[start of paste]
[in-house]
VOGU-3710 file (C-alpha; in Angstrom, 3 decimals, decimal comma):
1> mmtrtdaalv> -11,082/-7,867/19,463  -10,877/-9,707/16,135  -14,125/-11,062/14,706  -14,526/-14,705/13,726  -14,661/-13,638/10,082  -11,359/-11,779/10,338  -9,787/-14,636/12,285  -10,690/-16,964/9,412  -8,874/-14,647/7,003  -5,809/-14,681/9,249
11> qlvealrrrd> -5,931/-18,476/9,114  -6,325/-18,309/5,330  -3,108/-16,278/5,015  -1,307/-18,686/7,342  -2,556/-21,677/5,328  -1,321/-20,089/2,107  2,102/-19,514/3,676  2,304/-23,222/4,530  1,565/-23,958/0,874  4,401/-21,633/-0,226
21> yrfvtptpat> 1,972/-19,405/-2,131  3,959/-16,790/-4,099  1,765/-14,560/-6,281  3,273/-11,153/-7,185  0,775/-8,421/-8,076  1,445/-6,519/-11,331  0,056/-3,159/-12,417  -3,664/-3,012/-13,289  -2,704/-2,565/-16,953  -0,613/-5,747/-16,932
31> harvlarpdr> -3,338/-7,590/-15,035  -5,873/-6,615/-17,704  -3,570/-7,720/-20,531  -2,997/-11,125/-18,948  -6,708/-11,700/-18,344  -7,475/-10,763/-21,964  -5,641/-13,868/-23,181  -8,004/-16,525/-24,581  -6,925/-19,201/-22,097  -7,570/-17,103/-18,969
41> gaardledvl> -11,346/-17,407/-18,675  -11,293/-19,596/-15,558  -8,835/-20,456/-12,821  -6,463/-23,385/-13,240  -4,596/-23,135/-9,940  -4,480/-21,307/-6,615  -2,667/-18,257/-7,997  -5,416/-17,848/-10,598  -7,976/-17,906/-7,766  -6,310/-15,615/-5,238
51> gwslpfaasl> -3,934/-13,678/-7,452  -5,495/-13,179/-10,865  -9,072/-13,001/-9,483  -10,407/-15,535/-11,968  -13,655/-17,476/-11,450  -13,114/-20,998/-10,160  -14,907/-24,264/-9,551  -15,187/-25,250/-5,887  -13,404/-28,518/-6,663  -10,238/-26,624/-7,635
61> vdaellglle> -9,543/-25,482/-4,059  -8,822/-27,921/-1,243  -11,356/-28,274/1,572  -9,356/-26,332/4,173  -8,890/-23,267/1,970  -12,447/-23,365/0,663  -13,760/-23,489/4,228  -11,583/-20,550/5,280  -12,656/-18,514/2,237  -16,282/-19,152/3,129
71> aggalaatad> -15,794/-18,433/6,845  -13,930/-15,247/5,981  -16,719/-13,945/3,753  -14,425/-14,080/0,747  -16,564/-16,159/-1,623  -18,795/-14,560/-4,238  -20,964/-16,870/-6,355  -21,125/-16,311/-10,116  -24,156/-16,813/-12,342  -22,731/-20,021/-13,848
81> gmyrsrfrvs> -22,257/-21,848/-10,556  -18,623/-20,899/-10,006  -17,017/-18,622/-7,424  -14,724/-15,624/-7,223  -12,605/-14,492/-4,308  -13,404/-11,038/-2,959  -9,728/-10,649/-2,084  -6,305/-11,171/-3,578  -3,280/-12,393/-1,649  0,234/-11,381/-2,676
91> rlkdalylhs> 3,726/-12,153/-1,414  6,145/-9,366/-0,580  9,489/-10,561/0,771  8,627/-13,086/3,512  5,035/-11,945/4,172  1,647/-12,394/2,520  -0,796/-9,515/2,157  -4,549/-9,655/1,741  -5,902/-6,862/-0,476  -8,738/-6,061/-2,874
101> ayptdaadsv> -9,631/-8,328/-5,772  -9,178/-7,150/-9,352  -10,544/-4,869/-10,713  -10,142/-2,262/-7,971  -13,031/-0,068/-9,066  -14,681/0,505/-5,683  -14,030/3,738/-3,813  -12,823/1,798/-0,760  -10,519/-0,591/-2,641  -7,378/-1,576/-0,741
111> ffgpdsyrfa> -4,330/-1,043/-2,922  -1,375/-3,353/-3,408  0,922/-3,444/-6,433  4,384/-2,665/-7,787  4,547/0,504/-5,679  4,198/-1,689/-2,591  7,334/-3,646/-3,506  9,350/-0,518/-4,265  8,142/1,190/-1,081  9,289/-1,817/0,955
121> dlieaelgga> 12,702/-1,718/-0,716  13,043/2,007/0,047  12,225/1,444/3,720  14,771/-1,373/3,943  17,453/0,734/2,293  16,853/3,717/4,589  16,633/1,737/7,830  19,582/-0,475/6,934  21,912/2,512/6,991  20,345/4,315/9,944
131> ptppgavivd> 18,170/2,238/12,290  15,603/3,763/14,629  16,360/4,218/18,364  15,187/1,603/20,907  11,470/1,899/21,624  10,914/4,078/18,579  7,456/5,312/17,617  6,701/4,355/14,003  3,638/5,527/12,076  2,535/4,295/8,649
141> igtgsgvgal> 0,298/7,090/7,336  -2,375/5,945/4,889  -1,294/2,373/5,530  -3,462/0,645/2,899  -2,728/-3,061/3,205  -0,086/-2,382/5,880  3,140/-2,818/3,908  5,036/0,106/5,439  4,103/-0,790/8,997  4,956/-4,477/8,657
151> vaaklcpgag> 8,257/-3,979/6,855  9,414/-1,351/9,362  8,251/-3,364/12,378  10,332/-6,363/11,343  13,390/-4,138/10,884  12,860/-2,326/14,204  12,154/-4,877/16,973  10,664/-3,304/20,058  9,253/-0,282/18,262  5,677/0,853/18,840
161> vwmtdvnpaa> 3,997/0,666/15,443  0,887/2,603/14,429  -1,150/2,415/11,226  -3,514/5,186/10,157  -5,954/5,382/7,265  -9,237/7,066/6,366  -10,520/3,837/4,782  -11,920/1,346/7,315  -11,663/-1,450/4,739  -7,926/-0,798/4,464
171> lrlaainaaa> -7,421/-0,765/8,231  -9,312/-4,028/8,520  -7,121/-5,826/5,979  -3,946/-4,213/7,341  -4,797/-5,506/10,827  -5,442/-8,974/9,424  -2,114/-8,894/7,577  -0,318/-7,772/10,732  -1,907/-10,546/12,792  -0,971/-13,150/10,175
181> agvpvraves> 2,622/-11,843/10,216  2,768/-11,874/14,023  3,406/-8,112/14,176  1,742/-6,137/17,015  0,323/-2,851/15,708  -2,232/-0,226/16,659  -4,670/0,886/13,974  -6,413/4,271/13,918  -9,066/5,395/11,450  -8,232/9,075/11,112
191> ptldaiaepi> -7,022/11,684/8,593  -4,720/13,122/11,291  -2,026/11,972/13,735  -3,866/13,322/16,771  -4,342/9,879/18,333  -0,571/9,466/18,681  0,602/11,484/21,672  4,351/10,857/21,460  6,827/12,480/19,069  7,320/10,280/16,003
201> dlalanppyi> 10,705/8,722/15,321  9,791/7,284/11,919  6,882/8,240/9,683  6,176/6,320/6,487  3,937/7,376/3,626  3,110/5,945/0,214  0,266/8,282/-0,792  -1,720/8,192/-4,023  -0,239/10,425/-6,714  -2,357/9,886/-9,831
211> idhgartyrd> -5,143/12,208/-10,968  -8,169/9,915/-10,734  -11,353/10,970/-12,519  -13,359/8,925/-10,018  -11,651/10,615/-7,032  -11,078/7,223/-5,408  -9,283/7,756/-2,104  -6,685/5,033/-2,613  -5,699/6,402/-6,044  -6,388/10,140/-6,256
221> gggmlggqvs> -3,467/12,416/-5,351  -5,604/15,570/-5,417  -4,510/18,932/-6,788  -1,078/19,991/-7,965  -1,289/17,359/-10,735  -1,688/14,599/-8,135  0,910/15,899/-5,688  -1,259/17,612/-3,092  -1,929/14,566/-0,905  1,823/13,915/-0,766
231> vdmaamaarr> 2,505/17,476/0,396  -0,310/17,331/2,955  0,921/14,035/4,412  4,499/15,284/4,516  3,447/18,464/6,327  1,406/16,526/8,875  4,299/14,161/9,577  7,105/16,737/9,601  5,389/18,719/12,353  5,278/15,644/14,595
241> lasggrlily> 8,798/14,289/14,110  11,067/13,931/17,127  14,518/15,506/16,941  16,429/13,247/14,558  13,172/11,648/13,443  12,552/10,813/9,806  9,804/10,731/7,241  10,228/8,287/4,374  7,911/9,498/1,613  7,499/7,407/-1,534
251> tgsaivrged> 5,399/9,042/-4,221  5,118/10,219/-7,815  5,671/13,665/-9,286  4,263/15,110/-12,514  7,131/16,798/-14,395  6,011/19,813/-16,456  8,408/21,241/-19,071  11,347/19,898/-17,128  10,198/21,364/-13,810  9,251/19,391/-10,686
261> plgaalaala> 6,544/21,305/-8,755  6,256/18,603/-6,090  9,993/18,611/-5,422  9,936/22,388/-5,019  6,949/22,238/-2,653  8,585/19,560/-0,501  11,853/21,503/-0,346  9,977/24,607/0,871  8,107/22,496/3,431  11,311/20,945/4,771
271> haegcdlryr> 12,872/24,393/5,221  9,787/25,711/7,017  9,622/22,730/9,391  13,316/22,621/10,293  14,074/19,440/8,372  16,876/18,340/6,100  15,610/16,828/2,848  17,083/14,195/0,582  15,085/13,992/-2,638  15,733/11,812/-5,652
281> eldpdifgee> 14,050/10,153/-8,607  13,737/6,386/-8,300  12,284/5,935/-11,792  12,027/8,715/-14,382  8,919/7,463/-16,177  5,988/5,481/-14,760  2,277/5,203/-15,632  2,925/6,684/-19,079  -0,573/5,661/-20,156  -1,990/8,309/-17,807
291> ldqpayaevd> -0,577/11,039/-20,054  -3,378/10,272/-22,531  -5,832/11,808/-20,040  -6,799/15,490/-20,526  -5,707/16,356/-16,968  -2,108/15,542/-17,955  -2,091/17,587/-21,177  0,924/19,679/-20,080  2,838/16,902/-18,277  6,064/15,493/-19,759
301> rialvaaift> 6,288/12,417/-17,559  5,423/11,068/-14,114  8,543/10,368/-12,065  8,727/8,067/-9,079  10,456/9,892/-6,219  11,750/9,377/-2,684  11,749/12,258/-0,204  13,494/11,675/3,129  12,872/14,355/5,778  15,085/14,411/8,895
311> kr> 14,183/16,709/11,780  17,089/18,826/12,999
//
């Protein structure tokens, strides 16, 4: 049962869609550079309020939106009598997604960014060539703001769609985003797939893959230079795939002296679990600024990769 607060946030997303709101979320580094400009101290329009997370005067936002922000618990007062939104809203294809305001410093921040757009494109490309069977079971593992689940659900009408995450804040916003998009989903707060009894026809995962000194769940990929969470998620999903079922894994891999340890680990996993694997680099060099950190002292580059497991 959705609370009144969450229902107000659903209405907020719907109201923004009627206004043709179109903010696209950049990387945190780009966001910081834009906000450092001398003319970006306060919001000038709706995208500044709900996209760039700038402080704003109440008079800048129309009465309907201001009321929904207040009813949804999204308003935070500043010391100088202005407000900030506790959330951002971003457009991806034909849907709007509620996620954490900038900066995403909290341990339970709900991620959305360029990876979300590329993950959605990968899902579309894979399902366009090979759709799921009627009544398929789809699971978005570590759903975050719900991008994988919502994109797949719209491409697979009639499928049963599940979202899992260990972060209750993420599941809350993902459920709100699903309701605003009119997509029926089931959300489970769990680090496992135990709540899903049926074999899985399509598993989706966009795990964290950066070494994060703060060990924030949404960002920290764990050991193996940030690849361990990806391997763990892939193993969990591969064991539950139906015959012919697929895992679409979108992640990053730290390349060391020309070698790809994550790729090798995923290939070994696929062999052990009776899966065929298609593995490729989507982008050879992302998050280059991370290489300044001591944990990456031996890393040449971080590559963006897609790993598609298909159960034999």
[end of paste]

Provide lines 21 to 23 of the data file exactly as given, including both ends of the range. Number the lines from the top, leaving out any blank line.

181> agvpvraves> 2,622/-11,843/10,216  2,768/-11,874/14,023  3,406/-8,112/14,176  1,742/-6,137/17,015  0,323/-2,851/15,708  -2,232/-0,226/16,659  -4,670/0,886/13,974  -6,413/4,271/13,918  -9,066/5,395/11,450  -8,232/9,075/11,112
191> ptldaiaepi> -7,022/11,684/8,593  -4,720/13,122/11,291  -2,026/11,972/13,735  -3,866/13,322/16,771  -4,342/9,879/18,333  -0,571/9,466/18,681  0,602/11,484/21,672  4,351/10,857/21,460  6,827/12,480/19,069  7,320/10,280/16,003
201> dlalanppyi> 10,705/8,722/15,321  9,791/7,284/11,919  6,882/8,240/9,683  6,176/6,320/6,487  3,937/7,376/3,626  3,110/5,945/0,214  0,266/8,282/-0,792  -1,720/8,192/-4,023  -0,239/10,425/-6,714  -2,357/9,886/-9,831